Gifted, Best Among Us, Offenses
Issue 846 » June 12, 2015 - Shaban 25, 1436
Al-Anam (The Cattle) - Chapter 6: Verse 165
"And it is He who has made you vicegerents on Earth and has raised some of you above others in degrees that He may try you through what He has given you. Indeed, your Lord is swift in punishment; but indeed, He is forgiving and merciful."
A gift is a test and a responsibility. This verse tells us three things:
1. Each of us is a vicegerent on Earth, so we are all gifted in one way or another
2. We differ in the degrees of our abilities
3. We are all being tested in what we are given and are held responsible for it
Gifts are like treasures in many ways. They are rare. In truth, all people are gifted in one way or another, but this is only realised if their gifts are discovered and encouraged, and they are in an environment that is conducive to their developing those gifts. Teachers can play a vital role in encouraging these gifts, and it is important that schools and families work together to help children realise their maximum potentials.
Gifts are also hidden. They are abilities, physical or mental, that lie latent in an individual. It takes expertise to identify those abilities and effort to draw them forth. Older cognitive theories discuss mental gifts in general. More recent theories refer to a wide range of abilities and aptitudes, like creativity, leadership skills, proficiencies, and initiative.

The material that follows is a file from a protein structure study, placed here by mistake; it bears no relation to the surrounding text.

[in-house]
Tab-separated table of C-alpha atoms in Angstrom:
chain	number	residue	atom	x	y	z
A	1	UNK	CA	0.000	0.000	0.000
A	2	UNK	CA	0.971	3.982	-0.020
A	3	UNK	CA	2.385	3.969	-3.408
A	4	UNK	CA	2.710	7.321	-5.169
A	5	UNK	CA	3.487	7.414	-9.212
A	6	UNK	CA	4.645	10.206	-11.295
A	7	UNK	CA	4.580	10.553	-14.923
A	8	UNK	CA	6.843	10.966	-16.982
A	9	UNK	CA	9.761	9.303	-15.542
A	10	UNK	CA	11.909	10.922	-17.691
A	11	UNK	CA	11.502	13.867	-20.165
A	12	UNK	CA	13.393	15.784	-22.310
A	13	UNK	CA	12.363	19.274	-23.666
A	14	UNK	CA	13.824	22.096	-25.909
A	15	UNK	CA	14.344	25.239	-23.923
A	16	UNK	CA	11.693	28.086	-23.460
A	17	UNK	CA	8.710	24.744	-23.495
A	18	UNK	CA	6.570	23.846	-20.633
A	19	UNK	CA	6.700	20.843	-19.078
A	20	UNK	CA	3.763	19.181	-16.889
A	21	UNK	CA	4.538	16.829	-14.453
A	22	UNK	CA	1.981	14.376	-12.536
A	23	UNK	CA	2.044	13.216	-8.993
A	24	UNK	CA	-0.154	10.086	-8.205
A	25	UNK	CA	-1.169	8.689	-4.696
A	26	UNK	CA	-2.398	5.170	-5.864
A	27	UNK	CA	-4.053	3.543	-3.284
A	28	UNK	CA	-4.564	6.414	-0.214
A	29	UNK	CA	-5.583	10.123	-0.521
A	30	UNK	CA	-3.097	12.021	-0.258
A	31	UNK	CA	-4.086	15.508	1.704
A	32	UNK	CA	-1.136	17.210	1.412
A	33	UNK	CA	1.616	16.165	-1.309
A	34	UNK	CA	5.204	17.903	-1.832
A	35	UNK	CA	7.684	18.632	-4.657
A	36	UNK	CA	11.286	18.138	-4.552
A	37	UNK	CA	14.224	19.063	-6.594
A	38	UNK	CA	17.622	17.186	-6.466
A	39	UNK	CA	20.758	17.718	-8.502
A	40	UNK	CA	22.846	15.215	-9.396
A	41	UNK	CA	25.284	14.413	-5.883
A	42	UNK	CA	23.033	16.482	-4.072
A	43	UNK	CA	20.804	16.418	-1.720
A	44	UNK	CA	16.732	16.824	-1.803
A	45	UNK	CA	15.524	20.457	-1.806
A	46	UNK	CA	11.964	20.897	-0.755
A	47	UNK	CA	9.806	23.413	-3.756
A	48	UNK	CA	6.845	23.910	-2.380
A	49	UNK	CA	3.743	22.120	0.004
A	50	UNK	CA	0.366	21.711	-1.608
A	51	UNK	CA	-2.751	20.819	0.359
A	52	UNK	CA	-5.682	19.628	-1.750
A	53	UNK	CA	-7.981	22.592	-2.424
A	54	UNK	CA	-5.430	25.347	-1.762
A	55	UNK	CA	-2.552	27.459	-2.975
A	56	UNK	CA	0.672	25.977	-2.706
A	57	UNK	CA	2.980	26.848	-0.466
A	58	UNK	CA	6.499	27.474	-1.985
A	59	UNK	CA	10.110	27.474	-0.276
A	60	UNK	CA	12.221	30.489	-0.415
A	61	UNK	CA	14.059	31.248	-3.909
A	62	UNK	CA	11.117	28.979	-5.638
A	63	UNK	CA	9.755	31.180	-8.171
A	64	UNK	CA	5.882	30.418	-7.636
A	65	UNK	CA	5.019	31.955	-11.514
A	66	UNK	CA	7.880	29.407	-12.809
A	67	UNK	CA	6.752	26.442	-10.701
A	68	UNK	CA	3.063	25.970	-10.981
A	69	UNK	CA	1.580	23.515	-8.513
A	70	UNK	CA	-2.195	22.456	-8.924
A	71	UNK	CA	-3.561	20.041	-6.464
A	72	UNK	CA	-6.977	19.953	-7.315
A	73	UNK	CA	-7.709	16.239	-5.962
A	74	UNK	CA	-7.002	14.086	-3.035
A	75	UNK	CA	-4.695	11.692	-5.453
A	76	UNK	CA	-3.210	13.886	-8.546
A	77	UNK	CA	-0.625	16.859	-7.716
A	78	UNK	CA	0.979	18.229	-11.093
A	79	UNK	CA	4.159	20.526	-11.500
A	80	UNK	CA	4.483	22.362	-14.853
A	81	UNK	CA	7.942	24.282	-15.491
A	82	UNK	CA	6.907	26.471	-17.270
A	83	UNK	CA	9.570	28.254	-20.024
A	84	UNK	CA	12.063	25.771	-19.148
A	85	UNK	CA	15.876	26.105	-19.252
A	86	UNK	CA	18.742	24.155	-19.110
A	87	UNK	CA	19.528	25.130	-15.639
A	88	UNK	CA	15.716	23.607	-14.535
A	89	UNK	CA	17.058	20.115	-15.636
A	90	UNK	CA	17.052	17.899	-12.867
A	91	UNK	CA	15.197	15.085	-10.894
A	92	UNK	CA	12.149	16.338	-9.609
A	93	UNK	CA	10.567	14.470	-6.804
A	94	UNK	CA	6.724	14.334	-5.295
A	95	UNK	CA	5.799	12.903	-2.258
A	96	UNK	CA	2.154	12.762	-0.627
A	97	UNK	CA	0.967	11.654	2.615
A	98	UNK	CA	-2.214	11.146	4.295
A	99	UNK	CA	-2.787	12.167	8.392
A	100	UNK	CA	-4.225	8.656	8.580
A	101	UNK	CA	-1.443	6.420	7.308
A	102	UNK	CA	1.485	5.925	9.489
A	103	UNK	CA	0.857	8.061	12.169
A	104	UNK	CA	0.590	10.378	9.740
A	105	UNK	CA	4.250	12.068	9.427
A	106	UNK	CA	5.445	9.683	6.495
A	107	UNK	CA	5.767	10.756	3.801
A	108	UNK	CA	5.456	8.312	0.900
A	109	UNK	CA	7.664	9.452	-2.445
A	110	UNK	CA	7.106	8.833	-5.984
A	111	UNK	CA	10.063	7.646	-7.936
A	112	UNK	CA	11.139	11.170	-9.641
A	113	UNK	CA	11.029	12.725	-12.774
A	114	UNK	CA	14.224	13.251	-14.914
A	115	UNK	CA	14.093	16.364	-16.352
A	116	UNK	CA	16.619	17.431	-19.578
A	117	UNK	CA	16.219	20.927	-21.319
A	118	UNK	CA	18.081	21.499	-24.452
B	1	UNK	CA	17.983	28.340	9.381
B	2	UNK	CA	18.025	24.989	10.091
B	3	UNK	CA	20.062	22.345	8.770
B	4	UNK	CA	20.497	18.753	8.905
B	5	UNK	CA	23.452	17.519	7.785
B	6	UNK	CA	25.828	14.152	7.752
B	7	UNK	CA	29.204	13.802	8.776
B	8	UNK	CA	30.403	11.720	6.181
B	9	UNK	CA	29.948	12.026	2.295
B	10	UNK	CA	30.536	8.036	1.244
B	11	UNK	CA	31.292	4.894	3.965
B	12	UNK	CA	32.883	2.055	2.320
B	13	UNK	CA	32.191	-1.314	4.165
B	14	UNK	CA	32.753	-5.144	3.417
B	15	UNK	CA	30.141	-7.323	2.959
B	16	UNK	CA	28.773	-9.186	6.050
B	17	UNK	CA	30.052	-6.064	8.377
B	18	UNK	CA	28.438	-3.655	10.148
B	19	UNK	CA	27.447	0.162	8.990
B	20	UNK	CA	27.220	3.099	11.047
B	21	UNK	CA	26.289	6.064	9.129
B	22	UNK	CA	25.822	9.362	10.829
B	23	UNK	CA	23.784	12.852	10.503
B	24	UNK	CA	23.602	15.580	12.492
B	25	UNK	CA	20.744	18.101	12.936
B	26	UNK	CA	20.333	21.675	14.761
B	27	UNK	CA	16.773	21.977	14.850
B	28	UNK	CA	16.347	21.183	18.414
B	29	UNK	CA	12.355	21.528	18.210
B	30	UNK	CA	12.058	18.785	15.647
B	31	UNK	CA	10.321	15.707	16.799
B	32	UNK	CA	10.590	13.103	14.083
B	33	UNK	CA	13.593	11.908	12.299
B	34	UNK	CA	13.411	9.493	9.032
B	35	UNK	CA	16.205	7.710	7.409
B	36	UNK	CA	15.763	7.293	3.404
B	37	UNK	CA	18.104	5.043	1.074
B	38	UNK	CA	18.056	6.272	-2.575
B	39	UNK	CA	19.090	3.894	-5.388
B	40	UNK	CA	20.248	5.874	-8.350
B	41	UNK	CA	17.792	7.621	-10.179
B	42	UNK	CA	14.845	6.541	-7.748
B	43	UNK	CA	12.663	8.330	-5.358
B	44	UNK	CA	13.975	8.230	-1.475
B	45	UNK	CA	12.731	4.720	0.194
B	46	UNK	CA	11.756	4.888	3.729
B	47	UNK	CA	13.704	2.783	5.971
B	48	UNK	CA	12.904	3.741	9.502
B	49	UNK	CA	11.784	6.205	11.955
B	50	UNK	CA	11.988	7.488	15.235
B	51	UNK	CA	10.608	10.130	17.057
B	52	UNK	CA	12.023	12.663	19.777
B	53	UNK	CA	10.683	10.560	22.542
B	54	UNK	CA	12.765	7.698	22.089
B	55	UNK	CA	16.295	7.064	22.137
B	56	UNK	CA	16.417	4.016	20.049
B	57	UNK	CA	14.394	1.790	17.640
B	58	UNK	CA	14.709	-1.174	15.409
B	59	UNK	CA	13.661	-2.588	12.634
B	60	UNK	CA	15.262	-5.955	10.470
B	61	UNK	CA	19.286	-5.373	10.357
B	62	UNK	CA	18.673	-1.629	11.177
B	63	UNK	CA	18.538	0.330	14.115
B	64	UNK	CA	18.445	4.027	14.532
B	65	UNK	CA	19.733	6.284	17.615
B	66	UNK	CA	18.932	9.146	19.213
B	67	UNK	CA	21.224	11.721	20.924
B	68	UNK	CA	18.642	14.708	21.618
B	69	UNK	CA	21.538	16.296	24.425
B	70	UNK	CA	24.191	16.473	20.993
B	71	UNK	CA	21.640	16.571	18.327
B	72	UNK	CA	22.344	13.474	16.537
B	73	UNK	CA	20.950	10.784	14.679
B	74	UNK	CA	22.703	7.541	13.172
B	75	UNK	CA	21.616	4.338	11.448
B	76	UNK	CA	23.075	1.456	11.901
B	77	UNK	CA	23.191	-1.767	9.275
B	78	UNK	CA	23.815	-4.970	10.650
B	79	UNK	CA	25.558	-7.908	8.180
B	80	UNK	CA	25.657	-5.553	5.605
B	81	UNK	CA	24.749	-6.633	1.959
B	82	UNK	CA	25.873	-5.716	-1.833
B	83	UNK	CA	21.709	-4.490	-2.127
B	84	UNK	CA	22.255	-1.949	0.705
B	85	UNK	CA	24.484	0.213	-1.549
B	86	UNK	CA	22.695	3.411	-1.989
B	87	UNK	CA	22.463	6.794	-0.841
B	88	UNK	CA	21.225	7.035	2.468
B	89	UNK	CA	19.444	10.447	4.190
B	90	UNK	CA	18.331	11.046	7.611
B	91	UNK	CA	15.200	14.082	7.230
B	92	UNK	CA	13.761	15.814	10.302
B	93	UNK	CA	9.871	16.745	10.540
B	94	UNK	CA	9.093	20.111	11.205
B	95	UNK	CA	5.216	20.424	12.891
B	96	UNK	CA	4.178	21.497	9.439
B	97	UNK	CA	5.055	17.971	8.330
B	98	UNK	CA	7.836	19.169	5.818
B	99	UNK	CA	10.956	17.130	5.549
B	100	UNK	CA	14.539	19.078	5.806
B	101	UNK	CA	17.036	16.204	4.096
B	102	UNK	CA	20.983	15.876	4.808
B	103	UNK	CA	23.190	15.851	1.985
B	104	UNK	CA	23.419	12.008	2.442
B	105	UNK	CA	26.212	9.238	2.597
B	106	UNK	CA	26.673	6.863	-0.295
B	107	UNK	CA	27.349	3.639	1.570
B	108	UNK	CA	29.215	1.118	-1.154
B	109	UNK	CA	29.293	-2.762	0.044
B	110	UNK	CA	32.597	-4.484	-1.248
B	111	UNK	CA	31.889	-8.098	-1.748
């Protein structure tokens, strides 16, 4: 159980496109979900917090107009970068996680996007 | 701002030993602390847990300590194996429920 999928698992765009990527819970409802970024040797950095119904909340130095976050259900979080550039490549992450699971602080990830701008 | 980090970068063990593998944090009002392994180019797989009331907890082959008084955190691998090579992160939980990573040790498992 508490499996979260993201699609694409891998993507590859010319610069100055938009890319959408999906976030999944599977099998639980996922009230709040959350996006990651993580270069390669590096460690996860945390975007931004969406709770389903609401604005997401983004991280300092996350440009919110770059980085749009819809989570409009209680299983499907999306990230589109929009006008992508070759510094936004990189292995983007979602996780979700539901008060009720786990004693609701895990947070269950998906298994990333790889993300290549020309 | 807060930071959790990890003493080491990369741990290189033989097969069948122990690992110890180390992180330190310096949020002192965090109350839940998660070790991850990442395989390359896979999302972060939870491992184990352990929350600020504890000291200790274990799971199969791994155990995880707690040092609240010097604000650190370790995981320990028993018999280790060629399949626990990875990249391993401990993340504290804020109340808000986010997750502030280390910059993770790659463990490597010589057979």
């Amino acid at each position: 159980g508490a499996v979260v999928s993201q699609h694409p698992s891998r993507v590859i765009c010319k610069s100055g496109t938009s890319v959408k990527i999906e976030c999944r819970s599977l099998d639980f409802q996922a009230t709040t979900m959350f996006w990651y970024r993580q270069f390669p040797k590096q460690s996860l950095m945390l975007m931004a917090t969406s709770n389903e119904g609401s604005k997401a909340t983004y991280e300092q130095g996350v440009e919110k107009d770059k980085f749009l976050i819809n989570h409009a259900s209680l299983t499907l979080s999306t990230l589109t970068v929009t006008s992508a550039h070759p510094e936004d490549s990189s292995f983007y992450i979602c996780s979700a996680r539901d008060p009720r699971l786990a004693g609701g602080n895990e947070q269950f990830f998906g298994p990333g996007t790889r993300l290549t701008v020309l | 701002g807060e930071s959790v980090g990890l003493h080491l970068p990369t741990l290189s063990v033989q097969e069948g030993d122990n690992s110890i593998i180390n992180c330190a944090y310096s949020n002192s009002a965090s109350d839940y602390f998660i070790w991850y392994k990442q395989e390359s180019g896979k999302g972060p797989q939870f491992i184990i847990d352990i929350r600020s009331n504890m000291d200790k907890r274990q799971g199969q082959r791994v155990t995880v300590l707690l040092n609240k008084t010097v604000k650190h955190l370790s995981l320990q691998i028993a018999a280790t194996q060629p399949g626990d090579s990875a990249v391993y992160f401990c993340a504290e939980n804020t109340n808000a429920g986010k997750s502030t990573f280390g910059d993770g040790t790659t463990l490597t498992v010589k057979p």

How does being gifted relate to creativity? Gifts are specific abilities, like drawing or memorisation. Creativity is coming up with something new. It is the result of the active use of one’s gifts. Psychologists look to the future of a gifted person and look to the past of those who have shown themselves to be creative. Being gifted is a promise while creativity is its fulfilment.
Fear is the enemy of gifts. Many gifted people, fearing failure and non-acceptance, withdraw into themselves. It takes courage for people to turn their gifts into creative success. Inner strength is the ground from where the trees of success grow tall.
"Gifts & Talents Are Treasures" - Salman al-Oadah
Best Among Us
Islam views itself as a middle way between the life of this world and the world to come. It is related on the authority of Anas b. Malik that the Prophet (peace be upon him) said:
"The best among you are not those who neglect this life for the life to come, nor those who neglect the life to come for the sake of this life. Rather each of them serves as a path leading to the other. Hence blame accrues when one exceeds the limits of need and those of sufficiency." [Suyuti]
This hadith evidently advises everyone to earn their living, attend to their worldly affairs, and avoid exceeding the limits of sufficiency and need in this earthly life. Poverty and deprivation are evils that eat not only in the material assets of people but also into their moral integrity and faith. This is the clear message of another hadith in which the Prophet made the following supplication:
"O God! I seek refuge to Thee from poverty and from disbelief." [Nasai]
"The Middle Path of Moderation in Islam: The Qur'anic Principle of Wasatiyyah" - Hashim Kamali